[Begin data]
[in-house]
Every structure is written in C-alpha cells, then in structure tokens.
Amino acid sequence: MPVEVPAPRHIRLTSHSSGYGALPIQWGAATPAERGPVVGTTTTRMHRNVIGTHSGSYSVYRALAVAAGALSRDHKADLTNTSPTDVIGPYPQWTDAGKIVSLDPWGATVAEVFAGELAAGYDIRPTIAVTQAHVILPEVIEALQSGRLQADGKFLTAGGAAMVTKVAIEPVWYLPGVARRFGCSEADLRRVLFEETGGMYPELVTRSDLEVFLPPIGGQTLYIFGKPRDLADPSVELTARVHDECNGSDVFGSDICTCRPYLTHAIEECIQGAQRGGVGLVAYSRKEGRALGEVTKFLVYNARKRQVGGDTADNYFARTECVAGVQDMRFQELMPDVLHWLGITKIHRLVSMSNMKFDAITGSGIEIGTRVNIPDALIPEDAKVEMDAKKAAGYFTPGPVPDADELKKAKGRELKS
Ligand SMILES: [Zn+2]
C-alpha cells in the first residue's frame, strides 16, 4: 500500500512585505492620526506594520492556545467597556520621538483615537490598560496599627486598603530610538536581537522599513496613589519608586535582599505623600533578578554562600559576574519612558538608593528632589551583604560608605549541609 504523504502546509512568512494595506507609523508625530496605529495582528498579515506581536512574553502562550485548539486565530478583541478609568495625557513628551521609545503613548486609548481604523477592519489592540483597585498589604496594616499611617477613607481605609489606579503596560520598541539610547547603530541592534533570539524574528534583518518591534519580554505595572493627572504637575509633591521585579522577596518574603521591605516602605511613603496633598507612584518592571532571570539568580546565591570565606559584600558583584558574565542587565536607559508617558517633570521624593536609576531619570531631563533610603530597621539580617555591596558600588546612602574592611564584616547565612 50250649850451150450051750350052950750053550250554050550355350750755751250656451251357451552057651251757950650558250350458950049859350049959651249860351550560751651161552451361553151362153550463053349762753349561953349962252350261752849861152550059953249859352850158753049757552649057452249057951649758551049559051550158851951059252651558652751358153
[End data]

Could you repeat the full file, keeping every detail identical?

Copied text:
[in-house]
Every structure is written in C-alpha cells, then in structure tokens.
Amino acid sequence: MPVEVPAPRHIRLTSHSSGYGALPIQWGAATPAERGPVVGTTTTRMHRNVIGTHSGSYSVYRALAVAAGALSRDHKADLTNTSPTDVIGPYPQWTDAGKIVSLDPWGATVAEVFAGELAAGYDIRPTIAVTQAHVILPEVIEALQSGRLQADGKFLTAGGAAMVTKVAIEPVWYLPGVARRFGCSEADLRRVLFEETGGMYPELVTRSDLEVFLPPIGGQTLYIFGKPRDLADPSVELTARVHDECNGSDVFGSDICTCRPYLTHAIEECIQGAQRGGVGLVAYSRKEGRALGEVTKFLVYNARKRQVGGDTADNYFARTECVAGVQDMRFQELMPDVLHWLGITKIHRLVSMSNMKFDAITGSGIEIGTRVNIPDALIPEDAKVEMDAKKAAGYFTPGPVPDADELKKAKGRELKS
Ligand SMILES: [Zn+2]
C-alpha cells in the first residue's frame, strides 16, 4: 500500500512585505492620526506594520492556545467597556520621538483615537490598560496599627486598603530610538536581537522599513496613589519608586535582599505623600533578578554562600559576574519612558538608593528632589551583604560608605549541609 504523504502546509512568512494595506507609523508625530496605529495582528498579515506581536512574553502562550485548539486565530478583541478609568495625557513628551521609545503613548486609548481604523477592519489592540483597585498589604496594616499611617477613607481605609489606579503596560520598541539610547547603530541592534533570539524574528534583518518591534519580554505595572493627572504637575509633591521585579522577596518574603521591605516602605511613603496633598507612584518592571532571570539568580546565591570565606559584600558583584558574565542587565536607559508617558517633570521624593536609576531619570531631563533610603530597621539580617555591596558600588546612602574592611564584616547565612 50250649850451150450051750350052950750053550250554050550355350750755751250656451251357451552057651251757950650558250350458950049859350049959651249860351550560751651161552451361553151362153550463053349762753349561953349962252350261752849861152550059953249859352850158753049757552649057452249057951649758551049559051550158851951059252651558652751358153